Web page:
Research into psychedelics is booming. The space is estimated to grow into an $8 billion market by 2029, fueled by promising data that positions these once-stigmatized street drugs into viable treatment options for a range of psychiatric and neurological disorders.
“We don't have good mental health options that work really well for a lot of people. Either they don't work very well or there are side effects. So, we clearly need another solution,” said Christine Moore, vice president of neuroscience, Scientific Solutions at Worldwide Clinical Trials. “And given the early data (on psychedelics) we have to explore it further.”
Although there is promise in psychedelics research, there are also numerous challenges — many of them related to patient safety. Imagine a trial where the patient, being treated for post-traumatic stress disorder (PTSD) for example, experiences a bad trip, reliving the traumatic event and ultimately worsening the condition.
“You've opened a can of worms that you can't put the lid back on,” Moore said.
Psychedelics can also trigger adverse events.
“These are not innocuous drugs. They are really severe drugs for sick people,” Moore said.
With those concerns in mind, Moore said these steps can help researchers anticipate potential risks and create better plans to protect patient safety.
Establish a clear vision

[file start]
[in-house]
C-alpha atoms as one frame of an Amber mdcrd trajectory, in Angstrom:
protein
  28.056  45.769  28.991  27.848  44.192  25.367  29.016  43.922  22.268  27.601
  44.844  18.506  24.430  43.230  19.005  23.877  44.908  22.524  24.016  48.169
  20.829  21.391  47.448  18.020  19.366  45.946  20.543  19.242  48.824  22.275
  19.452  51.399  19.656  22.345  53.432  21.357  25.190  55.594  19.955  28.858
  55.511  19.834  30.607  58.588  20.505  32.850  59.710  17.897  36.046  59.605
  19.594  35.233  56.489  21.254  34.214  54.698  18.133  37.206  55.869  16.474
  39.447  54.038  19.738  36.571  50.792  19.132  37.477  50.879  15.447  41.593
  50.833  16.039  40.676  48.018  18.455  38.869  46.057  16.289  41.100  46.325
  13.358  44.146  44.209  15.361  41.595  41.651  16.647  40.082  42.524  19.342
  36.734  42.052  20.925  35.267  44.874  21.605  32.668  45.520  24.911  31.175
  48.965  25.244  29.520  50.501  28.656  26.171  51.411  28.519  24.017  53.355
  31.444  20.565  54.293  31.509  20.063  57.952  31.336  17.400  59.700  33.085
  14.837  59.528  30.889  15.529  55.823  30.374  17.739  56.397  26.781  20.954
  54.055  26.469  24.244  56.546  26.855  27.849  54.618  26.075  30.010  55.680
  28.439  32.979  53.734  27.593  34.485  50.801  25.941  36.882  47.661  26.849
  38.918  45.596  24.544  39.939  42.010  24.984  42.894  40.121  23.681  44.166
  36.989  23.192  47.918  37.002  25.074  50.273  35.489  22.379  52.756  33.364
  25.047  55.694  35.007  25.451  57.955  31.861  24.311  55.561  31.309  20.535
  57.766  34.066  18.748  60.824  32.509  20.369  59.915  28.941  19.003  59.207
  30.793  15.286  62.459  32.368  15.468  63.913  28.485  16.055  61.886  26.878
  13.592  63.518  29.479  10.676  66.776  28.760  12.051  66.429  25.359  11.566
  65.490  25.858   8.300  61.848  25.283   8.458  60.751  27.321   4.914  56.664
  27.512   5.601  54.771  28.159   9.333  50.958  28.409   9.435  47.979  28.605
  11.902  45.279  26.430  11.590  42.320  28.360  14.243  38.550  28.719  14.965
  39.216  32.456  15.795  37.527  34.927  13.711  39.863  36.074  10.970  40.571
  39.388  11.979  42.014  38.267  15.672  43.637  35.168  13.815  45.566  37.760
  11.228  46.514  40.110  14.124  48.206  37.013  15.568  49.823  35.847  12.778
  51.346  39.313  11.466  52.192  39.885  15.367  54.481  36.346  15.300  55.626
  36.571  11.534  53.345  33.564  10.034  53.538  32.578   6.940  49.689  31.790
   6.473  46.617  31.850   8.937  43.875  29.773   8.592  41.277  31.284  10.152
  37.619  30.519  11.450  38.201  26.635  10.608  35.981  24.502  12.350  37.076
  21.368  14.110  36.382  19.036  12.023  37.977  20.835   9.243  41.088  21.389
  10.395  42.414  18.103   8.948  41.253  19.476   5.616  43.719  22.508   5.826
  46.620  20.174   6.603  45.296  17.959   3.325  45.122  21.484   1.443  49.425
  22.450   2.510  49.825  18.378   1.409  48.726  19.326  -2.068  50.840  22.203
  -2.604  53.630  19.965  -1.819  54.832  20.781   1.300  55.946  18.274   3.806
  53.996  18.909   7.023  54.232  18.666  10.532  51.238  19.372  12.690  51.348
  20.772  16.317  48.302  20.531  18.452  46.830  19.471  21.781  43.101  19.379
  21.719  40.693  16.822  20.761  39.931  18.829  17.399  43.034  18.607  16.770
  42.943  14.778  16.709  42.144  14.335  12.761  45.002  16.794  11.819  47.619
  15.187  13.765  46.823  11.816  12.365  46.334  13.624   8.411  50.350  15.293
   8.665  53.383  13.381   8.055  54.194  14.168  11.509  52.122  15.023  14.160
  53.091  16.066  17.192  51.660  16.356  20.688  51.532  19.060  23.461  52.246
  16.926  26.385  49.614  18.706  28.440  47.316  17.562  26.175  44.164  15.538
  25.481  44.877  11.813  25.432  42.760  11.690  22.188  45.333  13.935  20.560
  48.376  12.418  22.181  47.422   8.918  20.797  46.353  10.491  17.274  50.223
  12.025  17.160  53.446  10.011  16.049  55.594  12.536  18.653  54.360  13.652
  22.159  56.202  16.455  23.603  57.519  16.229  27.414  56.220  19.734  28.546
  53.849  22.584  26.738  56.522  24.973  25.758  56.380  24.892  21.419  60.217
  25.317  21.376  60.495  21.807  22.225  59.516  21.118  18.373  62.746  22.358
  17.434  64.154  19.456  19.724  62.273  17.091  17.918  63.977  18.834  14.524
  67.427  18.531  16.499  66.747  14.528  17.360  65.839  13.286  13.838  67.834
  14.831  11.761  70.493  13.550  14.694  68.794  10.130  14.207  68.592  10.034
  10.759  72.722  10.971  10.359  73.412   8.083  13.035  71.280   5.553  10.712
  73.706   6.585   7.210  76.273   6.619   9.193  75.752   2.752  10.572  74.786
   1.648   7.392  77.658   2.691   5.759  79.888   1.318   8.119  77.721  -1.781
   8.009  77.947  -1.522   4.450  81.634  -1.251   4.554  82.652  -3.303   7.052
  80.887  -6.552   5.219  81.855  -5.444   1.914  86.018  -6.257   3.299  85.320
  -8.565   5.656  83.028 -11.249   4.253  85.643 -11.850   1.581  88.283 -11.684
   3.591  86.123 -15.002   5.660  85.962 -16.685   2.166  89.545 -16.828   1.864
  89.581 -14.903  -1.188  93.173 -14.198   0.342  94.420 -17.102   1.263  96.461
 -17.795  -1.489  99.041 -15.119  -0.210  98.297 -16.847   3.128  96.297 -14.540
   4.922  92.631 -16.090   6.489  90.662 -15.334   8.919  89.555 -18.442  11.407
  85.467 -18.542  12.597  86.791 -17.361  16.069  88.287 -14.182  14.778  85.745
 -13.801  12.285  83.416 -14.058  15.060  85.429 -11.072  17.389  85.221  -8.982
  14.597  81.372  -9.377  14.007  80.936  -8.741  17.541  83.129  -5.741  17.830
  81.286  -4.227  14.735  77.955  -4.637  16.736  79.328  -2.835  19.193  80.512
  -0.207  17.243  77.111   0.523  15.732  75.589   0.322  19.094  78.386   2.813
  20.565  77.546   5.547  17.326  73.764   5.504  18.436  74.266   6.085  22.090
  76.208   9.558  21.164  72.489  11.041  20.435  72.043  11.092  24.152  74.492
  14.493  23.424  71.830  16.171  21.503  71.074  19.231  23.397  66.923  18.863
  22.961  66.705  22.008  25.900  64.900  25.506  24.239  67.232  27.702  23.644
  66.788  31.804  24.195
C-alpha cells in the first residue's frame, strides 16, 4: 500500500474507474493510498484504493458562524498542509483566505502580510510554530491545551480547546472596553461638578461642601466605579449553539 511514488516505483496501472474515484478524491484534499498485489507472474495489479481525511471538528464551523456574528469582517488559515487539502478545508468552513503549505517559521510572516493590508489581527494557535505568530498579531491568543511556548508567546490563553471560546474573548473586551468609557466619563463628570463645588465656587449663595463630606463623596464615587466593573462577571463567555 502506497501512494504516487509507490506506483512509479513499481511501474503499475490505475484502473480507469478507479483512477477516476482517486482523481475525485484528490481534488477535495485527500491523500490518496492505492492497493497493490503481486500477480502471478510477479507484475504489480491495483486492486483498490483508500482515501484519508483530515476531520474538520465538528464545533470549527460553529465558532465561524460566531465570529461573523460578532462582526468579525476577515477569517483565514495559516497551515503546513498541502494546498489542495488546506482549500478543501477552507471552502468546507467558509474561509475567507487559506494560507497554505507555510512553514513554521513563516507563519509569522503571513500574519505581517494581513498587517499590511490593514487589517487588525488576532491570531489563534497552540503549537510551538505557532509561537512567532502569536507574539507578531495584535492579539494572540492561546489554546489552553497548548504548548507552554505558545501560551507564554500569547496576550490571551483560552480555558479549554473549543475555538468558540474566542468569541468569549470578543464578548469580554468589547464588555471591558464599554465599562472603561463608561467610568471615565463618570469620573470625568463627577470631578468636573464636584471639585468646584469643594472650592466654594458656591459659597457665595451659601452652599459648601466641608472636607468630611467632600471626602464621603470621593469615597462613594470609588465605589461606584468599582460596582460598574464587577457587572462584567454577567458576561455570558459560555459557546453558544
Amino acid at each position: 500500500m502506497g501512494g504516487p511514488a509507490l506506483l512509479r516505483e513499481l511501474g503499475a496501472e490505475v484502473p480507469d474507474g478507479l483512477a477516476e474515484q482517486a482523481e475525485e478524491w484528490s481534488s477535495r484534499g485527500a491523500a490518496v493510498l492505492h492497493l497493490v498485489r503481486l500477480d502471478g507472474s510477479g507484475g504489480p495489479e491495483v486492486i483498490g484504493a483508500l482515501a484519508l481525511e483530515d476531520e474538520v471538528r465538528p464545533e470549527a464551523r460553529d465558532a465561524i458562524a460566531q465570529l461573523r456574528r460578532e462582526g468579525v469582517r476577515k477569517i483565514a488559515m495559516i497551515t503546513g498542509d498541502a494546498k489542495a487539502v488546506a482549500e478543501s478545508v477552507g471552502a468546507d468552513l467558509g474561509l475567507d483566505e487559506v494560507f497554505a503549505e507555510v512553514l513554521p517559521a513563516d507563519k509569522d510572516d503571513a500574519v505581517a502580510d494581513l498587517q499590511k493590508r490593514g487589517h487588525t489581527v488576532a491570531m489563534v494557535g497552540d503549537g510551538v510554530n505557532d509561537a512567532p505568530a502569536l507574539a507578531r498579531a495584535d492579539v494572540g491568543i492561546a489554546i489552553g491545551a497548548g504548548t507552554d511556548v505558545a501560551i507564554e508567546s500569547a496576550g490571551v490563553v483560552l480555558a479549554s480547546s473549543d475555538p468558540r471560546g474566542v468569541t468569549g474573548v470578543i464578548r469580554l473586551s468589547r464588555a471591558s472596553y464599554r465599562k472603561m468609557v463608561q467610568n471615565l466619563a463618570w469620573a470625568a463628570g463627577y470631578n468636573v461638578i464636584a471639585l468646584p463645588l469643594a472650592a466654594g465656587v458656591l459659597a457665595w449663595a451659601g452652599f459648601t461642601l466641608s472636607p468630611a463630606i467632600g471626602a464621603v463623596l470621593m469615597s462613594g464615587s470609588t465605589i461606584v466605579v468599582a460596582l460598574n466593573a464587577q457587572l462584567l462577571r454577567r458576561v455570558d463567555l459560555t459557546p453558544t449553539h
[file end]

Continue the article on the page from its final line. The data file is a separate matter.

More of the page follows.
Before beginning a psychedelic trial, organizations should chart a clear path.
“It’s always a good idea to talk to your regulatory agency, whether it's FDA or MHRA (Medicines & Healthcare products Regulatory Agency) or Health Canada, and have that dialogue going, so you have their buy in on the right control, you have their buy in on the endpoints. Take advantage of the meetings they'll offer,” Moore said.
Also, take cues from past research.
“We do have a nice roadmap for major depression trials or treatment-resistant depression or PTSD, apart from psychedelics. We have drugs approved that have followed a set pathway. What they need to do is use that framework and fit their drug and what they're trying to accomplish with their particular drug in that existing framework as much as they can,” Moore said.
Enroll the right patients
By their very nature, those enrolling in psychedelic trials are vulnerable due to their struggles with mental health, Moore pointed out. In a paper published in the Journal of Psychedelic Psychiatry, Moore and her co-authors suggest using standardized tools, such as severity rating scales for specific mental health conditions, to confirm the patient’s diagnosis. A process should also be in place to exclude people with certain comorbidities, a history of substance abuse, or a family or personal history of certain mental illnesses, such as psychotic, bipolar or personality disorders.
Some patients may see psychedelic trials as a last-ditch option and there can be a temptation to skirt the truth to meet study criteria.
“There is a level of desperation in the patient population and of course there would be, especially for something like treatment-resistant depression. By definition, nothing's working. So, they're going to do sometimes whatever they can to participate in a clinical trial,” Moore said.
To insulate against this, consider how much information to give participants upfront.